PCHR Gaza – Narratives – 08 January 2012
The closure imposed on the Gaza Strip, which entered its 6th year, has prevented a vast majority of Palestinians living in the strip from maintaining their livelihoods and realizing their right to an adequate standard of living. This closure bans imports of goods and materials in the Gaza Strip, including industrial and agricultural products. It also limits the possibility of reviving the economy in the strip which has been continuously deteriorating due to this ban A major impact of this closure is that it directly cause large-scale unemployment, especially among the Palestinian youth, which consist of almost 53% of Gaza’s population, and moreover 58% of Palestinians aged between 20 to 24 years of age in the strip are unemployed. Also 39% of the population in the Gaza Strip lives below the poverty line and unemployment is a primary reason for this.
Ahmed al-Akhras, a 26 years old Palestinian residing in Gaza, has completed a masters in journalism, and he says that, “I have always had a passion for journalism and wanted to build a career in it so that I can address the issues that affect the people in Palestine, but despite having studied journalism abroad from Mauritania, I am having unending difficulties in finding work.”
He explains that, “After I completed a masters in 2011, I was offered a job at the Wafa News Agency in the West Bank, and I was very much looking forward to working there, but my application for traveling to the West Bank is stalled with the Israeli authorities. I gave a security interview in June 2011, but till date I have not heard anything in response. As a consequence my job was given to someone else.” Ahmed further says that, “After being disheartened with this lost opportunity I have been trying to find work in the Gaza Strip, but this has been a very frustrating experience because despite having completed a masters and having gained practical experience through internships, I still have no paid work.”
Ahmed has invested highly in his education. Ahmed says that, “It is extremely upsetting for me when I have to ask my parents for more money. The fact that they did not hesitate in spending on my education and even supported me financially when I went abroad for studying makes it embarrassing for all of us because ideally by now I should have gotten a job and become a bread winner in the family.” He adds that, “My university education cost me approximately 27,000 US Dollars and not just this, my parents even supported me while I did a 6 months internship in the media attaché of the Palestinian embassy in Mauritania. I did this internship so that I could get some practical experience. All my dreams were about to come true as, because of my hard work and dedication during this internship, I was offered the job in the West Bank, but nothing came out of it. My failure in finding employment is not because I am incapable. I know what I am proficient of doing and I also realize that I can learn a lot more and build a successful career. However, what I am left with today is the guilt of having spent all of my parents’ money on my education and still not being able to take care of them. What bothers me the most is that my parents invested not just financially in me, but also emotionally as they had expectations and hopes of watching me do something effective, becoming a good and responsible journalist, but even their dreams are shattered.”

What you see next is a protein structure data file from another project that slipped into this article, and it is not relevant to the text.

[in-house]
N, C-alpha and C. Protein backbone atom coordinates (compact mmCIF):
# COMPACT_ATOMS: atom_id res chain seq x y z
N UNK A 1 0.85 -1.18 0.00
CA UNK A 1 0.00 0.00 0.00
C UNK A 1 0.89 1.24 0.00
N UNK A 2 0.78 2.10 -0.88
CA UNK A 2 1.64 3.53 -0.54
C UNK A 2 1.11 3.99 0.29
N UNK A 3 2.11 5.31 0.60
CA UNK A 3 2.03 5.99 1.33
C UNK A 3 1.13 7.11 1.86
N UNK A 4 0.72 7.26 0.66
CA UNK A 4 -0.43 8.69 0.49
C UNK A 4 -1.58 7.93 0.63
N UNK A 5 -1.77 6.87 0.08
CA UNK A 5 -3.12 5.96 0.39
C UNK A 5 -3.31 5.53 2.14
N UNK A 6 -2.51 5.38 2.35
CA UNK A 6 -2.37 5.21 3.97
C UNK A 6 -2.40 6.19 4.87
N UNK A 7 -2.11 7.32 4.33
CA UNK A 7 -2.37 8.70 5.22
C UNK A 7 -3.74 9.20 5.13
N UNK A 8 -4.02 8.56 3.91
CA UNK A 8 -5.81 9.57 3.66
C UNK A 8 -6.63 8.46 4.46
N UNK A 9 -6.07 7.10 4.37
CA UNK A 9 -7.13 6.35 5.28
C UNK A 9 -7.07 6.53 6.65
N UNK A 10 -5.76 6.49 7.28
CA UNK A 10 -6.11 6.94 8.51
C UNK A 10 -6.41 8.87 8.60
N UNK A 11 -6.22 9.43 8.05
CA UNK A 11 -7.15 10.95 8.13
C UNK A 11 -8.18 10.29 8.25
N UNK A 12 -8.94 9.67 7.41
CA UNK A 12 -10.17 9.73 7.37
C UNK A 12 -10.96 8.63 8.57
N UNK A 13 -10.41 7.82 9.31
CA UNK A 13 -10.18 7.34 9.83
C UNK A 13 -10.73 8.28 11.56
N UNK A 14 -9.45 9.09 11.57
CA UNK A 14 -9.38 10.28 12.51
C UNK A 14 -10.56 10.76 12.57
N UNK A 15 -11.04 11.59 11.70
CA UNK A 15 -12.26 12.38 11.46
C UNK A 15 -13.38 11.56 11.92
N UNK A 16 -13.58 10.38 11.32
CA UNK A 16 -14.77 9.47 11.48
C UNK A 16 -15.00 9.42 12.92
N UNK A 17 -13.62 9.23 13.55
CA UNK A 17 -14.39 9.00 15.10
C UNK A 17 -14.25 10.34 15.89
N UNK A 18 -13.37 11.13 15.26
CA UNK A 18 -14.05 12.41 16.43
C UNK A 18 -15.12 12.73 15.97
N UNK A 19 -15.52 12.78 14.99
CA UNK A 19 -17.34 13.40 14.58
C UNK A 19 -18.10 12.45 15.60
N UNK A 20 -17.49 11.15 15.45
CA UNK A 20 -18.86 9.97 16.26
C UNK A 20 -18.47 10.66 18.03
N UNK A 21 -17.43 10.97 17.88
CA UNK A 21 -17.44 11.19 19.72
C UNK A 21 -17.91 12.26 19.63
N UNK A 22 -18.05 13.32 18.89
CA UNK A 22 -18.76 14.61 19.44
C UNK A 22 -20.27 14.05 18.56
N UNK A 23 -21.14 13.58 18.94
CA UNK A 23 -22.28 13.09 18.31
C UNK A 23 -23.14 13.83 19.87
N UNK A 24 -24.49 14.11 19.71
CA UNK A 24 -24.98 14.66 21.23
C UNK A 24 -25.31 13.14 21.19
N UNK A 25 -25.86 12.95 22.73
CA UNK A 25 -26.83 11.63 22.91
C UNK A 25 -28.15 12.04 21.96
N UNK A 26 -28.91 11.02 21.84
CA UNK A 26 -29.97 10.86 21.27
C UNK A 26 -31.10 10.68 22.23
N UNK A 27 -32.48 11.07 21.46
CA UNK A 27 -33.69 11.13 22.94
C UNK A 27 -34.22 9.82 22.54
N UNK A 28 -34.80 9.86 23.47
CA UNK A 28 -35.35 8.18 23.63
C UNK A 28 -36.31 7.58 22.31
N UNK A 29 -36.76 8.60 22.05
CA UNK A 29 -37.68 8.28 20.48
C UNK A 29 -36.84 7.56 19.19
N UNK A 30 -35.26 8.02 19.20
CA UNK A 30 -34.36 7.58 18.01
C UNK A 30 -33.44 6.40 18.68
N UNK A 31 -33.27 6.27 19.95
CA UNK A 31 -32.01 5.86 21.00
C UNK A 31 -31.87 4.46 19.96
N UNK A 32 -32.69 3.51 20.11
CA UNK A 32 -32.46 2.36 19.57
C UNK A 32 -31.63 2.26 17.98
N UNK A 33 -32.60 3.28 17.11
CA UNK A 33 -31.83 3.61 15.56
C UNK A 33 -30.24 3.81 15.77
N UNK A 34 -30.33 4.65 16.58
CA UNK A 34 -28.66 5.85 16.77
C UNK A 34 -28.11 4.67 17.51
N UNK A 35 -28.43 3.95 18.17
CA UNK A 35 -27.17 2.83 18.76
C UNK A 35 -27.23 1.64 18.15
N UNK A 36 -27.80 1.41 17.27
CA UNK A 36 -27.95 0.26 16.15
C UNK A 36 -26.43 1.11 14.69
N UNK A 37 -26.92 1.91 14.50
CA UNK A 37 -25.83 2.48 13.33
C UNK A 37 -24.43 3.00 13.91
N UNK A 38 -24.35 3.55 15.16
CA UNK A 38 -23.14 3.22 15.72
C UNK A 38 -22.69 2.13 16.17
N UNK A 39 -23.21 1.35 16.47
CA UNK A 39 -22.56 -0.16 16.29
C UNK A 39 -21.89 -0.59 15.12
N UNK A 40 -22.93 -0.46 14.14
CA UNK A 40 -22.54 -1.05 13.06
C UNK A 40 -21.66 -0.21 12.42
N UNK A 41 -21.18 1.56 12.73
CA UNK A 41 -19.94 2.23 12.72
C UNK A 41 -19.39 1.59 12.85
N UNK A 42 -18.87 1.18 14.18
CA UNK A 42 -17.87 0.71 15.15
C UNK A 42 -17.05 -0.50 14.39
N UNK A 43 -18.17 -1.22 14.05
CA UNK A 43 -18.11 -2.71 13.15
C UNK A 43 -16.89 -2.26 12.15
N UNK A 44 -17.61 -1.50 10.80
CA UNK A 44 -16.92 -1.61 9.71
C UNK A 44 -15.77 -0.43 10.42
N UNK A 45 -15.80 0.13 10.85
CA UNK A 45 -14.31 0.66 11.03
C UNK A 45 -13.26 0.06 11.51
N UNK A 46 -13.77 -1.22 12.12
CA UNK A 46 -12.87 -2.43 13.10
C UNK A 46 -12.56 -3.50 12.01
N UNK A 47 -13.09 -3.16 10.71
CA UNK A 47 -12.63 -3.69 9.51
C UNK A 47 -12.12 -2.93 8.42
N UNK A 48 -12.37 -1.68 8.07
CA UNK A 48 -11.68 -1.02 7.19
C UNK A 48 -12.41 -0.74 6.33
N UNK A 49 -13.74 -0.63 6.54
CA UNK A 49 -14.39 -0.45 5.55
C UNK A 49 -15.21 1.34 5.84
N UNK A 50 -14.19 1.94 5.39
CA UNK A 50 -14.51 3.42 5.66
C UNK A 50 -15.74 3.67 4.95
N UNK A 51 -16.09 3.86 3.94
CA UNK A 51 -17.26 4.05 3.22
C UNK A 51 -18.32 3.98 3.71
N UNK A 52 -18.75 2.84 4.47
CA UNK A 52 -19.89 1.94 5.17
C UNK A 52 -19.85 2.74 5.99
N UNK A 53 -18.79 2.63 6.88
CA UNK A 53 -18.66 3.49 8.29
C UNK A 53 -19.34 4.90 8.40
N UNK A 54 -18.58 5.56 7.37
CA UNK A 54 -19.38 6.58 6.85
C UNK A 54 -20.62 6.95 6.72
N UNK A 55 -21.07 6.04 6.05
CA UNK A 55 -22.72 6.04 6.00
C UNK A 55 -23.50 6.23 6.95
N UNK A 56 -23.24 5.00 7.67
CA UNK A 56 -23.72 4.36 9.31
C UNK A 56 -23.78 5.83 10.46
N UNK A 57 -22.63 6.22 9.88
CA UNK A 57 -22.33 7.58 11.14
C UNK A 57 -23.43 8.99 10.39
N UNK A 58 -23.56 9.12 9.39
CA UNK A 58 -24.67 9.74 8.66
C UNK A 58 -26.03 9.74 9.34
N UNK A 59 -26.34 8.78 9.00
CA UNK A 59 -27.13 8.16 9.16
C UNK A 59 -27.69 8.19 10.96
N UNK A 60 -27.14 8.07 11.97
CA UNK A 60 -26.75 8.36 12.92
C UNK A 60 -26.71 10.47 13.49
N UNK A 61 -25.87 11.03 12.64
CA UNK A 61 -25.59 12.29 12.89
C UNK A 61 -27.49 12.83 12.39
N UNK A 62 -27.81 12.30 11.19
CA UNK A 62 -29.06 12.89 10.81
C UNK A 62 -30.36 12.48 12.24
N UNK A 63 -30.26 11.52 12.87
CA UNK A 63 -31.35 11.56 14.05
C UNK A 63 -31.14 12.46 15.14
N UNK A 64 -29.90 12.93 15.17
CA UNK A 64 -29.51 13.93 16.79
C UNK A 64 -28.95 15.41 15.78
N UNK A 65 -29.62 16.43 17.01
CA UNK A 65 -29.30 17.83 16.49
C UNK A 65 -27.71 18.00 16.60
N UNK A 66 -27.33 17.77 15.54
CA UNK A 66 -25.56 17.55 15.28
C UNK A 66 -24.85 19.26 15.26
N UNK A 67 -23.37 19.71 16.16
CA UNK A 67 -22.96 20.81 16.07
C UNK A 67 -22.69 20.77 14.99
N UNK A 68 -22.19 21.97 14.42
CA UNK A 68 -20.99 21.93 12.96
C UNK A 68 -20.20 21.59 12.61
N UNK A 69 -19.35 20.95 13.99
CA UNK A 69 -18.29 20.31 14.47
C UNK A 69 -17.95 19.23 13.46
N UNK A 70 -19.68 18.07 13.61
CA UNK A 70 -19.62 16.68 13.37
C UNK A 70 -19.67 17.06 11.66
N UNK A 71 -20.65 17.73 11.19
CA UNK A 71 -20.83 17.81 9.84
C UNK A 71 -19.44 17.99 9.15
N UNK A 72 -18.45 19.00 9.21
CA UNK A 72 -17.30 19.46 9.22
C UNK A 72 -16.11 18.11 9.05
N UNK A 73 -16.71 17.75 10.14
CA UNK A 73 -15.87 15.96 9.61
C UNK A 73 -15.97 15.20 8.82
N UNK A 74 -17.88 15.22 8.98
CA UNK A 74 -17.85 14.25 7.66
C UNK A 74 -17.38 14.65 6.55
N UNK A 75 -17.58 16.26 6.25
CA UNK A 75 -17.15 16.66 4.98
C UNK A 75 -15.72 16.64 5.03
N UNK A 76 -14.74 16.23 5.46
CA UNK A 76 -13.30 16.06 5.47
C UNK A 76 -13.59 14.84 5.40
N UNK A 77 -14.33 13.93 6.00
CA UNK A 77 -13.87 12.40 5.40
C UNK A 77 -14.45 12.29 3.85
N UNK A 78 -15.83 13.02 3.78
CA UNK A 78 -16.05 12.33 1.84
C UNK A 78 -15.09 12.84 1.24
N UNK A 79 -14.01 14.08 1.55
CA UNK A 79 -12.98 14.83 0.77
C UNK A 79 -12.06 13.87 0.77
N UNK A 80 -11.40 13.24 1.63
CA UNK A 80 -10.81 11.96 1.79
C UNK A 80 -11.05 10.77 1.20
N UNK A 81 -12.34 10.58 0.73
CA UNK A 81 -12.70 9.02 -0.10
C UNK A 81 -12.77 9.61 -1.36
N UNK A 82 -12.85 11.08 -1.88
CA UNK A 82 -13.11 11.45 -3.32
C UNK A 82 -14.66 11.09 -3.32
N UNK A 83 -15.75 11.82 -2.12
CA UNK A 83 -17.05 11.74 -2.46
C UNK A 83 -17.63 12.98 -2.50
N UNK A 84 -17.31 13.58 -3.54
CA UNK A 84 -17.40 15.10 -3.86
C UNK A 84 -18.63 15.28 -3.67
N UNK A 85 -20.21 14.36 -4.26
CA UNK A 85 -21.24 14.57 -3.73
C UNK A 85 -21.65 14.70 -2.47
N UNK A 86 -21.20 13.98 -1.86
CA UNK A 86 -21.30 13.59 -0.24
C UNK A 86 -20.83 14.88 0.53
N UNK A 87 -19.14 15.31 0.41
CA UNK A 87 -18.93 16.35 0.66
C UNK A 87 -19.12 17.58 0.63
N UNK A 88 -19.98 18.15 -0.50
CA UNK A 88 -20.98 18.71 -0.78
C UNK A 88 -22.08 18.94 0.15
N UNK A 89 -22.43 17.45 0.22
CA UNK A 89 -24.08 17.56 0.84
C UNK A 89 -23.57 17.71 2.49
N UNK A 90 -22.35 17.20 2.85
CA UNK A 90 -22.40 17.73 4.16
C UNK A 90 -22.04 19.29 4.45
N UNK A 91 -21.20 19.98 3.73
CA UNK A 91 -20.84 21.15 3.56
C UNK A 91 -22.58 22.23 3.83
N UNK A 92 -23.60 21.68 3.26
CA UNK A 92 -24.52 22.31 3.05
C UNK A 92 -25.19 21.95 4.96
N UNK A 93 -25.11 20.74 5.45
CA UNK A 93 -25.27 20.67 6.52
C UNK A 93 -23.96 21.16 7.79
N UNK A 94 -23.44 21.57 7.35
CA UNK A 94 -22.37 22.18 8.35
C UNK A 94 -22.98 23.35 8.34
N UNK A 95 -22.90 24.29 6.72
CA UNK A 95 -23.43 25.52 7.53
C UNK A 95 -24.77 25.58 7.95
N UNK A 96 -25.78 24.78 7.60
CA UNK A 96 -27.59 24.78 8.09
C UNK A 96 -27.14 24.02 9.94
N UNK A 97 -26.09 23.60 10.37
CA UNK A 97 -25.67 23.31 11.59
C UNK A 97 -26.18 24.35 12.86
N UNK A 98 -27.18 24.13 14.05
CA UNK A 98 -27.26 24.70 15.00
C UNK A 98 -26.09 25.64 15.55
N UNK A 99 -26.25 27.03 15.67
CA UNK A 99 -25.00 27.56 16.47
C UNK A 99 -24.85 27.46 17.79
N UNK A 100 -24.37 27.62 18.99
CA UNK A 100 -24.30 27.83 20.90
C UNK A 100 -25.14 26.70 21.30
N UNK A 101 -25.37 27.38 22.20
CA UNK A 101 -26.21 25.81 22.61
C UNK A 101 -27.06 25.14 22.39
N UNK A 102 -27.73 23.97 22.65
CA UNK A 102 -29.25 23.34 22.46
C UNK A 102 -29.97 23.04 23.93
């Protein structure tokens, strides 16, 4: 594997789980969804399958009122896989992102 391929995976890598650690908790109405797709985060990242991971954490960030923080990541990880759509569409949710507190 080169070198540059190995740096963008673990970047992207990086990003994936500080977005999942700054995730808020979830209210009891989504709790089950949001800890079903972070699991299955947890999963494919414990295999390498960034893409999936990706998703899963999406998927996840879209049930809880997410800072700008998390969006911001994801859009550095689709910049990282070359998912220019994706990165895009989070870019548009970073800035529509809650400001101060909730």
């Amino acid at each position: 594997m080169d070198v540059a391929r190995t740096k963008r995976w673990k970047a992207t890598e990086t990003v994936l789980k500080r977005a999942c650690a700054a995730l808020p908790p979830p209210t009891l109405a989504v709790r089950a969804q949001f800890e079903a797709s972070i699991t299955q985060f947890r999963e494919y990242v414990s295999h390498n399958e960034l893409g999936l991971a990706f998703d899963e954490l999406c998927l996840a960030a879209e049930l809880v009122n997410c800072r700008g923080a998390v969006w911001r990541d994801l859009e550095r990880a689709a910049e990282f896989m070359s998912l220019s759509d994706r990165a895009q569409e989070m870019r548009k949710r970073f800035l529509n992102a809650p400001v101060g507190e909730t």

Speaking about the difficulties he has been facing in finding work, Ahmed says, “I am so desperate for work that I even stopped mentioning that I have a masters in my job applications because many a times I got rejected under the pretext of being overqualified. Additionally I have to face challenges with issues like favoritism and bias, as sometimes I get rejected for jobs outside the Gaza Strip simply because of the fact that I am a Palestinian.”
Describing what he thinks can be done to solve his problems with unemployment, Ahmed says that, “I am not sure about the collective solution, if I knew it then I would have been working on it. But in my case it was clearly the closure as I lost out on a job because the Israeli authorities prevented me from going to the West Bank. It just seems so unfair that despite being competent enough to land a job, I have to struggle to meet my ends meet. I believe their system of assessment is defective, because if it was not then I would have been in the West Bank, doing a job, and fulfilling my dream just like every other individual wants to.”
The sadness in Ahmed’s voice was clearly felt when he said that, “I am not lazy, or incompetent, or uneducated, but I do feel like God does not care for me enough to let me control my life and live with my head held high.”
In the Gaza Strip, Israel has the duty to fulfil its obligations under all human rights treaties to which it is a party, and this has been established under international law by numerous arguments, state practice, jurisprudence of the International Court of Justice, as well as by the Human Rights Committee, and the Committee on Economic, Social and Cultural Rights. With particular regard to the International Covenant on Economic, Social and Cultural Rights [ICESCR], it has been affirmed that Israel is not only bound by its provisions as an Occupying Power in the Gaza Strip. Under international human rights law, Article 6 of the ICESCR recognizes the right to work as a fundamental right. Also, the Committee on Economic, Social and Cultural Rights has confirmed that every individual has the right to be able to work, allowing him/her to live in dignity. Also Article 39 of the Fourth Geneva Convention 1949 provides that civilians should have an opportunity to carrying on their occupations subject to security measures that might be applied to them.
For more information please call PCHR office in Gaza, Gaza Strip, on +972 8 2824776 – 2825893